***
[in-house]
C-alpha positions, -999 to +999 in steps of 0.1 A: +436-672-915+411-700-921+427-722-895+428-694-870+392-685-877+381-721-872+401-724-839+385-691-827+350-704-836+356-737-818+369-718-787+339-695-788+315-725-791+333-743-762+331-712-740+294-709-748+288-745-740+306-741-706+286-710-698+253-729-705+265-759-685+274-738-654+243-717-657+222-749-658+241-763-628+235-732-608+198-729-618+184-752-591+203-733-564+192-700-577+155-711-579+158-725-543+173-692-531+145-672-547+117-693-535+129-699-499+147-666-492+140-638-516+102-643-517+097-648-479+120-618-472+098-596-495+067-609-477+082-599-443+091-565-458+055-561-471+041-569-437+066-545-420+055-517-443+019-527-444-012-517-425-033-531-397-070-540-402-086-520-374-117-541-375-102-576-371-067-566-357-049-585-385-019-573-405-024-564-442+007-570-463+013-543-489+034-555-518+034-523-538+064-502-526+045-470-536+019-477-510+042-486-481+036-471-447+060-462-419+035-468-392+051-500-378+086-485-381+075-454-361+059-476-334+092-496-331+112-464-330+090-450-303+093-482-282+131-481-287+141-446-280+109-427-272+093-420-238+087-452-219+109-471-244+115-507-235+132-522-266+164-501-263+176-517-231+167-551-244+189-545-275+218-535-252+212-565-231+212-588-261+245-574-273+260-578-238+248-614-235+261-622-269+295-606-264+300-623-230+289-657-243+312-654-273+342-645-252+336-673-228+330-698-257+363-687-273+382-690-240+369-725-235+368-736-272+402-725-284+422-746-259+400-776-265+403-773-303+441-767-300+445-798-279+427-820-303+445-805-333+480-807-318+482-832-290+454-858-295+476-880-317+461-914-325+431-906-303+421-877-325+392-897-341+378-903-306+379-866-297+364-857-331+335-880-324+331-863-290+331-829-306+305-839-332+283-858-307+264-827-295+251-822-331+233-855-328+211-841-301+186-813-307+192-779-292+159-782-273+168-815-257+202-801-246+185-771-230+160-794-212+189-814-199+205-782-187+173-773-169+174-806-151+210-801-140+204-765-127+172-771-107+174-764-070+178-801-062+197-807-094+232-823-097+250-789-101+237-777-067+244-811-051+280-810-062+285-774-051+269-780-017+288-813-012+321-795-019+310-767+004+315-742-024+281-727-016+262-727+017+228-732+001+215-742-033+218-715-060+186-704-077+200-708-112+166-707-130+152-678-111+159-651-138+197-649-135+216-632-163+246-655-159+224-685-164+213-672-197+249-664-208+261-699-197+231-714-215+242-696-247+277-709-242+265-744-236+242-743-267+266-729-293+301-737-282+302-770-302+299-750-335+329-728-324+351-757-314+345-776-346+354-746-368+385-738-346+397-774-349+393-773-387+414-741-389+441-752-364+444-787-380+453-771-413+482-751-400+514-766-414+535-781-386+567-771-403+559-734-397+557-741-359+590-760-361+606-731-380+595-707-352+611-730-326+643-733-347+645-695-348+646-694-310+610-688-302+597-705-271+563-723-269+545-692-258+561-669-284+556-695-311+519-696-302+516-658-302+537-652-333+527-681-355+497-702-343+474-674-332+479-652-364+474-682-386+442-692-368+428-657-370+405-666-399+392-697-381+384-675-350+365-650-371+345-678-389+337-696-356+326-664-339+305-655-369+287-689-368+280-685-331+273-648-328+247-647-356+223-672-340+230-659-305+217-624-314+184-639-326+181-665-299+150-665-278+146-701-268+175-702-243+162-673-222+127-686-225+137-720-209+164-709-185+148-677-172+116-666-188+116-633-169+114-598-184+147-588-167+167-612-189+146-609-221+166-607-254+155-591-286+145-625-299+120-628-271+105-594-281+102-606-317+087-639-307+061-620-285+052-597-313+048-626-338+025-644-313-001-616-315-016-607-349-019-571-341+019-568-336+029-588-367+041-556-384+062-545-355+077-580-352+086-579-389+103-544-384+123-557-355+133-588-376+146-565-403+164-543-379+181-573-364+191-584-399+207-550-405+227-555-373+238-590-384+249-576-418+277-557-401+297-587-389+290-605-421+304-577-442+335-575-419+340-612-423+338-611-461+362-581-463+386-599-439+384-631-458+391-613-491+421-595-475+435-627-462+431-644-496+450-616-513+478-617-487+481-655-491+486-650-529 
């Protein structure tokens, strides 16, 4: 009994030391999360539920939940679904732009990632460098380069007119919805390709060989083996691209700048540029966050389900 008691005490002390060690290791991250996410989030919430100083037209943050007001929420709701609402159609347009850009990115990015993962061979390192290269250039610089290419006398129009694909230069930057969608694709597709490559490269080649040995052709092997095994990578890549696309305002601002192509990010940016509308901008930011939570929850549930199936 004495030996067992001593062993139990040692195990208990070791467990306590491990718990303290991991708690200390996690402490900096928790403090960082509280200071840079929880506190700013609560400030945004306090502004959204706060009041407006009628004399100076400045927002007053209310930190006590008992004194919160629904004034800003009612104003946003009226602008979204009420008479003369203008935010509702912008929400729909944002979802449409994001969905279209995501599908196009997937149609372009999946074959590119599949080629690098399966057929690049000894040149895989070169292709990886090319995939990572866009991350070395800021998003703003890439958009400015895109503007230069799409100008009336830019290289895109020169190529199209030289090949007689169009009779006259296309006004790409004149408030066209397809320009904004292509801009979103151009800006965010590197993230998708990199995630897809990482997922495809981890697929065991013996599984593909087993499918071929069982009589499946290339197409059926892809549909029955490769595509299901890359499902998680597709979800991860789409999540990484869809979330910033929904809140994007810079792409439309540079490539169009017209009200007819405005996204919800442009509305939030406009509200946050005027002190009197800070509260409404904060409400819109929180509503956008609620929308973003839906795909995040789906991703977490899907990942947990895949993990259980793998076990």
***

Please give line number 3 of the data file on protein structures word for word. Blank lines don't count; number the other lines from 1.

């Protein structure tokens, strides 16, 4: 009994030391999360539920939940679904732009990632460098380069007119919805390709060989083996691209700048540029966050389900 008691005490002390060690290791991250996410989030919430100083037209943050007001929420709701609402159609347009850009990115990015993962061979390192290269250039610089290419006398129009694909230069930057969608694709597709490559490269080649040995052709092997095994990578890549696309305002601002192509990010940016509308901008930011939570929850549930199936 004495030996067992001593062993139990040692195990208990070791467990306590491990718990303290991991708690200390996690402490900096928790403090960082509280200071840079929880506190700013609560400030945004306090502004959204706060009041407006009628004399100076400045927002007053209310930190006590008992004194919160629904004034800003009612104003946003009226602008979204009420008479003369203008935010509702912008929400729909944002979802449409994001969905279209995501599908196009997937149609372009999946074959590119599949080629690098399966057929690049000894040149895989070169292709990886090319995939990572866009991350070395800021998003703003890439958009400015895109503007230069799409100008009336830019290289895109020169190529199209030289090949007689169009009779006259296309006004790409004149408030066209397809320009904004292509801009979103151009800006965010590197993230998708990199995630897809990482997922495809981890697929065991013996599984593909087993499918071929069982009589499946290339197409059926892809549909029955490769595509299901890359499902998680597709979800991860789409999540990484869809979330910033929904809140994007810079792409439309540079490539169009017209009200007819405005996204919800442009509305939030406009509200946050005027002190009197800070509260409404904060409400819109929180509503956008609620929308973003839906795909995040789906991703977490899907990942947990895949993990259980793998076990």